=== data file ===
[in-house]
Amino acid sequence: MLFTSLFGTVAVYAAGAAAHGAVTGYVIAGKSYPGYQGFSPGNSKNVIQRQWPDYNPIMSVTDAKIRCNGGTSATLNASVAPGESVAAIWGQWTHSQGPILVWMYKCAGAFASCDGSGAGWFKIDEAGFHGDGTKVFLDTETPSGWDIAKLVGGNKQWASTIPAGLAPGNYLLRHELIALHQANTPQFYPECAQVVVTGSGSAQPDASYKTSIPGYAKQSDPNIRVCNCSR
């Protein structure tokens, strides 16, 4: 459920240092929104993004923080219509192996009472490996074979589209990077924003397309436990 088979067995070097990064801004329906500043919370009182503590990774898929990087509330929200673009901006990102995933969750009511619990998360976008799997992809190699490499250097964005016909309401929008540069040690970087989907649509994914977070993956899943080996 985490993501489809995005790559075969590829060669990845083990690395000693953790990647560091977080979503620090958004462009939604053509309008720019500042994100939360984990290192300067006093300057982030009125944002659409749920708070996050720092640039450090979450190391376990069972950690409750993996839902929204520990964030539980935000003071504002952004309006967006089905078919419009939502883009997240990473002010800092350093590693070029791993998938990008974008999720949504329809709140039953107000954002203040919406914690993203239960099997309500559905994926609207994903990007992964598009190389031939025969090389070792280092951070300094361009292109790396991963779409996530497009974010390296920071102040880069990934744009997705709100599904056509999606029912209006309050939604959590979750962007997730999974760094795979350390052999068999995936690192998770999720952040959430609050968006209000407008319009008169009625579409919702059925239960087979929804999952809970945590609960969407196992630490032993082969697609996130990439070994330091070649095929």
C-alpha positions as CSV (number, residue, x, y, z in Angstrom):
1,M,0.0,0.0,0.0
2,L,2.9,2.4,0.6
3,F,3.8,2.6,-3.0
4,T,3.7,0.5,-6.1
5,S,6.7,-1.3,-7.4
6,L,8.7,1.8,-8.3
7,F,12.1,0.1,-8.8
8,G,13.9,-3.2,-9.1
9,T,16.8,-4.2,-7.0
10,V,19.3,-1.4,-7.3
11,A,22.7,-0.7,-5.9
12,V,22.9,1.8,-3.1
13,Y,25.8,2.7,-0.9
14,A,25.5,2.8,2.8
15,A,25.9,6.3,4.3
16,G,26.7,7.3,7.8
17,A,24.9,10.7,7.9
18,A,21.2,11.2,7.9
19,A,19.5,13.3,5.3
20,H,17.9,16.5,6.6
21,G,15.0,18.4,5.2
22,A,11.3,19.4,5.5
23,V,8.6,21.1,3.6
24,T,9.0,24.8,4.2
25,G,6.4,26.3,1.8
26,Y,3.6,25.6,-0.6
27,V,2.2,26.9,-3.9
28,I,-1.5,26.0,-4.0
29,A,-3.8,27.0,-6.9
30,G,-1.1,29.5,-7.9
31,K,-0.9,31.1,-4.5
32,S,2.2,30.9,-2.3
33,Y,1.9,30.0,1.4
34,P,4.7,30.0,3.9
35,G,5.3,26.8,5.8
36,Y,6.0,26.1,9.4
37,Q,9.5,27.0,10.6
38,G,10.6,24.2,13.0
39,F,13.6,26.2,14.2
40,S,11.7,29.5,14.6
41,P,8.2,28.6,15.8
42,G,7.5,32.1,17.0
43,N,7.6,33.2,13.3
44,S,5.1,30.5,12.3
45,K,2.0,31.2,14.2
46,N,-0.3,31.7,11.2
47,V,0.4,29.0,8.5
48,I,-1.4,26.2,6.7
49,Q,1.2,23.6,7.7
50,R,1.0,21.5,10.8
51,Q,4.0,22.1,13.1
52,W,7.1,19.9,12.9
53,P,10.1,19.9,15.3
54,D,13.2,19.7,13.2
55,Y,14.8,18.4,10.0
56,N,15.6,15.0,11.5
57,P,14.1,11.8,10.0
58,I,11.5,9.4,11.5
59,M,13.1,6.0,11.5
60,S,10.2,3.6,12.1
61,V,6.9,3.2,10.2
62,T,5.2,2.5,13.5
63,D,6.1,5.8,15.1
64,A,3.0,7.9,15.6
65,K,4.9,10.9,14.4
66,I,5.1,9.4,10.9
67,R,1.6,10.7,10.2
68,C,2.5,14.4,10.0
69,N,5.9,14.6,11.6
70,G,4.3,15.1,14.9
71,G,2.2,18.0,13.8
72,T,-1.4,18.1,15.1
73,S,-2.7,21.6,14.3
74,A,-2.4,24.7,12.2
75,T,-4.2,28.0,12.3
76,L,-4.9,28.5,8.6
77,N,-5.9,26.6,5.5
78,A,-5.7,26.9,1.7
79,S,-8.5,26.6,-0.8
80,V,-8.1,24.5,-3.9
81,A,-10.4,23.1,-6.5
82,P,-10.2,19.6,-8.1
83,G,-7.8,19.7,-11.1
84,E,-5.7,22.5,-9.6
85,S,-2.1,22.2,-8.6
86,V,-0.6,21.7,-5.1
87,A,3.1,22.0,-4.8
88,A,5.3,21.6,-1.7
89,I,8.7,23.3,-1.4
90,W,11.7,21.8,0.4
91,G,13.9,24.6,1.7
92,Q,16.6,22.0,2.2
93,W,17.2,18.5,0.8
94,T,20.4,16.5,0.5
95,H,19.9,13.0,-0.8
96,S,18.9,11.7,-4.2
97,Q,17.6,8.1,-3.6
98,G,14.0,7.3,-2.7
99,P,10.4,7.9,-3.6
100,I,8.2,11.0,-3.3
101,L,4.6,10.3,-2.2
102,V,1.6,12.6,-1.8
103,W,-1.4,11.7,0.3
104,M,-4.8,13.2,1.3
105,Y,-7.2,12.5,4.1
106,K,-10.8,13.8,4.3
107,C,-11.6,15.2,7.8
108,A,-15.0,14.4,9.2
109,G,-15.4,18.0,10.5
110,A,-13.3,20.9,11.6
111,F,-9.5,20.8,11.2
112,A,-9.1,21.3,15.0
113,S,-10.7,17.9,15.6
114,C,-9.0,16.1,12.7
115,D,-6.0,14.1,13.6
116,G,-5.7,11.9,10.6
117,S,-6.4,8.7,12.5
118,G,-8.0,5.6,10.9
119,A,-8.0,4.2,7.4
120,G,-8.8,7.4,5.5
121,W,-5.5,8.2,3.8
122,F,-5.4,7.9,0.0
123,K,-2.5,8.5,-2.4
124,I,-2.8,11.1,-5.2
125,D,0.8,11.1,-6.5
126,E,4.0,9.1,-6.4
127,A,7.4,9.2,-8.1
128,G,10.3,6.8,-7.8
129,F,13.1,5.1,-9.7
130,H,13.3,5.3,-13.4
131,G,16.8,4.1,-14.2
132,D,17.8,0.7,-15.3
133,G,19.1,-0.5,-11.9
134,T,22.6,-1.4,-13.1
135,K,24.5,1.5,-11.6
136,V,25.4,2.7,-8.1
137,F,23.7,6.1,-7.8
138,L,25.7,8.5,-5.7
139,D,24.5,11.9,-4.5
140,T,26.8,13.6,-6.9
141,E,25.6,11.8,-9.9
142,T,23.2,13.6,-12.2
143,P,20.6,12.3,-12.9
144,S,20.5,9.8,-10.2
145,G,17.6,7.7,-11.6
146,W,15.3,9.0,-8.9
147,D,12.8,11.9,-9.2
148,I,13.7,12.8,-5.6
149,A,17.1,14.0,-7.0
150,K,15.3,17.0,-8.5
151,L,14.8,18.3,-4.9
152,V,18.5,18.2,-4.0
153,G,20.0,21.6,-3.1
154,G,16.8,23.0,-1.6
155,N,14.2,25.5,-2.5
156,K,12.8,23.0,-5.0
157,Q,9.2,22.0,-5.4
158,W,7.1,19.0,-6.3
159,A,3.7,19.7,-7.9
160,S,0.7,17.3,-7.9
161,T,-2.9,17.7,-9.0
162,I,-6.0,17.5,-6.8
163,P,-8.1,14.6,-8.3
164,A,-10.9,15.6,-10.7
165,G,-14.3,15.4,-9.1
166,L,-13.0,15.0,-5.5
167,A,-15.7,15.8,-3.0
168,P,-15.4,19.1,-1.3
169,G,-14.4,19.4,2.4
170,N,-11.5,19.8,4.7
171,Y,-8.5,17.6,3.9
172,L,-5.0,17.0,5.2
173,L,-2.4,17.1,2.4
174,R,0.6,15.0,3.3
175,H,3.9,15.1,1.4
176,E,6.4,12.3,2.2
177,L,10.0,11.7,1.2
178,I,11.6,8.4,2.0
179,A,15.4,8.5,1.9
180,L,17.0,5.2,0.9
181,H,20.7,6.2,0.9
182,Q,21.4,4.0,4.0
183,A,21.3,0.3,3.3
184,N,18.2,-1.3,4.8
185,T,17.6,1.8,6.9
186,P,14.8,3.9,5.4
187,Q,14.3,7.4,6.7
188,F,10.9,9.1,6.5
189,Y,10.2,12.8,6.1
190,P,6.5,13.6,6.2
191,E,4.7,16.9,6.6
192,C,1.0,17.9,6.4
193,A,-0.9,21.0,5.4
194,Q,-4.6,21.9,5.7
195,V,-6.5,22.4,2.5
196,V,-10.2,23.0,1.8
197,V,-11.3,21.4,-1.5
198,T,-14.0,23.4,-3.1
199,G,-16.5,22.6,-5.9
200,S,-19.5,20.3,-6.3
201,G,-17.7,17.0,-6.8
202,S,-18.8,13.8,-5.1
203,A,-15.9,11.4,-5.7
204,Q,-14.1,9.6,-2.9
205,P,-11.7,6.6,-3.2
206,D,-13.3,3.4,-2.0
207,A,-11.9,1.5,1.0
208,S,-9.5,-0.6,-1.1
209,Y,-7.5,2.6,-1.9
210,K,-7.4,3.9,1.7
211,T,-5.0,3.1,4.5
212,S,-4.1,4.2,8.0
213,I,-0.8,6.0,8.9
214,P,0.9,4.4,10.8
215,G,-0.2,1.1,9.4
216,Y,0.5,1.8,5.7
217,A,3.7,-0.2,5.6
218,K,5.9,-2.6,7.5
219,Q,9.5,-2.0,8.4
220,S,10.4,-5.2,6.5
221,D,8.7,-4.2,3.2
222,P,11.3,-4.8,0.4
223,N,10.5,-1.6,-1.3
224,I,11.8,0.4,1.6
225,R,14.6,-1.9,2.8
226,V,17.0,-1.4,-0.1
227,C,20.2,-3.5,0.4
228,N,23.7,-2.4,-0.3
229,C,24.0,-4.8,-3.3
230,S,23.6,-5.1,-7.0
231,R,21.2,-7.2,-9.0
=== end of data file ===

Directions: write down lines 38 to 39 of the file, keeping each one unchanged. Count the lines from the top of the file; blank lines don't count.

34,P,4.7,30.0,3.9
35,G,5.3,26.8,5.8